Twitter brand head: ‘Engagement on its own is meaningless’

Melissa Barnes

Twitter’s Melissa Barnes

Social media “engagement” on its own is meaningless and marketers must focus on achieving results, the global marketing head of Twitter told a forum of marketing professionals yesterday.

“I hate meeting with brands and asking them what their goals are and they tell me it’s “engagement”, said Melissa Barnes, Twitter’s head of brand and agency advocacy, who delivered a speech at the Mumbrella360 conference in Sydney. “Engagement doesn’t mean anything”.

“At some point the CEO is going to look at what you’re doing, and so you’ve got to figure out a way to show how you’re moving the business needle.”

“A mistake we see brands make is that they approach Twitter like you would display advertising, and they hit someone with something super-promotional, that doesn’t make sense within the context of the conversation, and people feel like they’re getting an ad. It’s a missed opportunity”.

Barnes also argued that while there will always be some degree of risk when using the platform that should not deter brands from using the medium to increase their customer reach.

“When you think about promoting a tweet, conceivably it could go any sort of way. You don’t know where it’s going to go,” she said.

“You’ve got to get brands comfortable with saying things that not everyone’s going to like… one of things we do when we first meet with brands is to help them understand what’s the baseline of sentiment right now for your brand at the moment, get comfortable with it because guess what, there are probably going to be some people out there who don’t like you .. the opportunity [on Twitter] is to shift that sentiment”.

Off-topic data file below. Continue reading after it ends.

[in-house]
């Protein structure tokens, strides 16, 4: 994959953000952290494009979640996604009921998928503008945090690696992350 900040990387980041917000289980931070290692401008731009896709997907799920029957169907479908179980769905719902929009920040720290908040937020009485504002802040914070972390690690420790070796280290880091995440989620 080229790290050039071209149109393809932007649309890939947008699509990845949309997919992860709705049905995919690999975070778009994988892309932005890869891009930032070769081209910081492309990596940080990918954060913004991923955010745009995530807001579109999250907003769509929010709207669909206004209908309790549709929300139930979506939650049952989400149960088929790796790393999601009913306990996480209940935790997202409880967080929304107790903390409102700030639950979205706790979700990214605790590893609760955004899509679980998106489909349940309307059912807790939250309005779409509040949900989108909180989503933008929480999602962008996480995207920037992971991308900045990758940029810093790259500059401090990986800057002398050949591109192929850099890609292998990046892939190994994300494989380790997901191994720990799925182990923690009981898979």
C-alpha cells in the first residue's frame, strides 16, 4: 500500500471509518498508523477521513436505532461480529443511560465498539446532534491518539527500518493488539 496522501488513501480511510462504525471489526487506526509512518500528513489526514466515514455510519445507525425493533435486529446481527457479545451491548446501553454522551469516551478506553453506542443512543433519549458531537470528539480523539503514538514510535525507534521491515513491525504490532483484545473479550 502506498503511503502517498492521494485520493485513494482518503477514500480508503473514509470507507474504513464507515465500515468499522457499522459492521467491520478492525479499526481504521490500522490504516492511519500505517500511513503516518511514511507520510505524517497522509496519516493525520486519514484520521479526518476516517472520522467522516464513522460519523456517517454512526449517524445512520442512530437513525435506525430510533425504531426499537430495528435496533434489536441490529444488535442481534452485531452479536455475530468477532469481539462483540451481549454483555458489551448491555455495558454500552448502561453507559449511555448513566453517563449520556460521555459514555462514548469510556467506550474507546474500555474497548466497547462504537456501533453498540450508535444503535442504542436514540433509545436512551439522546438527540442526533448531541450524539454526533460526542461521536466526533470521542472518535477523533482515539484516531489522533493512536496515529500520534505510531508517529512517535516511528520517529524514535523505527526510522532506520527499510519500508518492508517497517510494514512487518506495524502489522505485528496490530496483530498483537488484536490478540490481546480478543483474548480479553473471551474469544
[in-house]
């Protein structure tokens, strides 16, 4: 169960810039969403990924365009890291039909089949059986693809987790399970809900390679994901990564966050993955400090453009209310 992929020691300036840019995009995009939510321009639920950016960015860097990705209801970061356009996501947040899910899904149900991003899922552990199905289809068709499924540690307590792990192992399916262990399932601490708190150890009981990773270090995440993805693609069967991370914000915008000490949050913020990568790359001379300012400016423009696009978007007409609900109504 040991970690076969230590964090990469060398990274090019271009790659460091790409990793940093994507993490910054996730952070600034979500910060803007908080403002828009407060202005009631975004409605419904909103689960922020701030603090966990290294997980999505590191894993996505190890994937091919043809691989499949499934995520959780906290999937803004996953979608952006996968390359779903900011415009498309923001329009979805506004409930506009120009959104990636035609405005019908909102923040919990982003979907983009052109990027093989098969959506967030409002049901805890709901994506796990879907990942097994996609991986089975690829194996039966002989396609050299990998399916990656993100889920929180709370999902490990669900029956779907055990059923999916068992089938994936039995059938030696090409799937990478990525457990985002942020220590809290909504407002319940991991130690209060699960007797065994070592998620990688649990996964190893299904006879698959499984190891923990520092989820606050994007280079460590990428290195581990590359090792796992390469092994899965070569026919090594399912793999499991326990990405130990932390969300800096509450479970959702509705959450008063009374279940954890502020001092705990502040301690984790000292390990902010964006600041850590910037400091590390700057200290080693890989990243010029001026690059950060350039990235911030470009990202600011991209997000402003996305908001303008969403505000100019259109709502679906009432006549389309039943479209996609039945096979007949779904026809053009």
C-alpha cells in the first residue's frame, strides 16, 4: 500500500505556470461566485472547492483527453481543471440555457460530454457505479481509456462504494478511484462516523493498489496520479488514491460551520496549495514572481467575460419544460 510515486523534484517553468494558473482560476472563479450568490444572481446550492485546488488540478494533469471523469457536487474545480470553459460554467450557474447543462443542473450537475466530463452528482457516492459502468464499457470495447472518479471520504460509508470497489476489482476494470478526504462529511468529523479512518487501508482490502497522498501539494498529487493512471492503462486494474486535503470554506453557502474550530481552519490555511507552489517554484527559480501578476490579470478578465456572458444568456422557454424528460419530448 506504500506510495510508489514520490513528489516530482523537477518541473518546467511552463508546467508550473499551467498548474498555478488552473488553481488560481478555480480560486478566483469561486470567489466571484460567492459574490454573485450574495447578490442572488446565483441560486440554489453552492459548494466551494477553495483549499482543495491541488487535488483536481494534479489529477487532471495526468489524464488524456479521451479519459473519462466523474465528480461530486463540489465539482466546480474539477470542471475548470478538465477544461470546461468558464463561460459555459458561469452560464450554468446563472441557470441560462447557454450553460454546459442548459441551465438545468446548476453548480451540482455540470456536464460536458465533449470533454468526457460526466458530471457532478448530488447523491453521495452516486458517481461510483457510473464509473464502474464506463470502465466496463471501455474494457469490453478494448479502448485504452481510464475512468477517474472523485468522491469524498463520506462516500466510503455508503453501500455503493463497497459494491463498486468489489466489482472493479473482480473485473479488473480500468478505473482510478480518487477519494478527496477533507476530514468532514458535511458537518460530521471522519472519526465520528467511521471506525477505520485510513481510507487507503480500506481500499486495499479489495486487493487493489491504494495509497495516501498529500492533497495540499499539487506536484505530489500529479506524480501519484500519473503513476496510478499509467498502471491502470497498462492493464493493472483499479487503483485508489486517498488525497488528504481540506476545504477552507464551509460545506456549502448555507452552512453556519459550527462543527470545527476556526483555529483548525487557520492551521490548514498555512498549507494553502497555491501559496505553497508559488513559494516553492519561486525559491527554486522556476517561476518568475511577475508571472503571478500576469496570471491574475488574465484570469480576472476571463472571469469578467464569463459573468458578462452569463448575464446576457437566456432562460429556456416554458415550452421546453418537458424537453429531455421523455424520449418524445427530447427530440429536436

Barnes had offered some tips for brands to employ when public sentiment starts to turn against them.

“Often when you’re looking at an issue on Twitter, there are a couple of considerations that we tell people to look at. The first is that you want to check momentum, is the issue growing, are there more people talking about it, is it building?

“You also look at influencers. If influencers enter the conversation, that’s sometimes a sign that you should get more involved because they’ve got a lot of power and a lot of influence”.

Her comments come as Twitter strikes a data marketing deal with WPP, just four months after the advertising giant’s boss knocked the social network for not being an advertising medium.

WPP group CEO Martin Sorrell said in an interview in February that Twitter was “not an advertising medium” and lacks depth. It is a vehicle for PR, he said.

The deal will see the launch of new data products and services, Twitter training for WPP staff, and integration of Twitter data into WPP media and analytics platforms.

Sorrell said in a press release: “Twitter’s relevance continues to grow – not only as a social platform, but also as a window into consumer attitudes and behaviour in real time.”

“We are delighted to announce this very wide-ranging strategic partnership and to ensure that Twitter data is a key ingredient in many of our disciplines. We look forward to leveraging the platform in a variety of ways for our clients around the world.”

Julian van der Zee


Get the latest media and marketing industry news (and views) direct to your inbox.

Sign up to the free Mumbrella Asia newsletter now.



Sign up to our free daily update to get the latest in media and marketing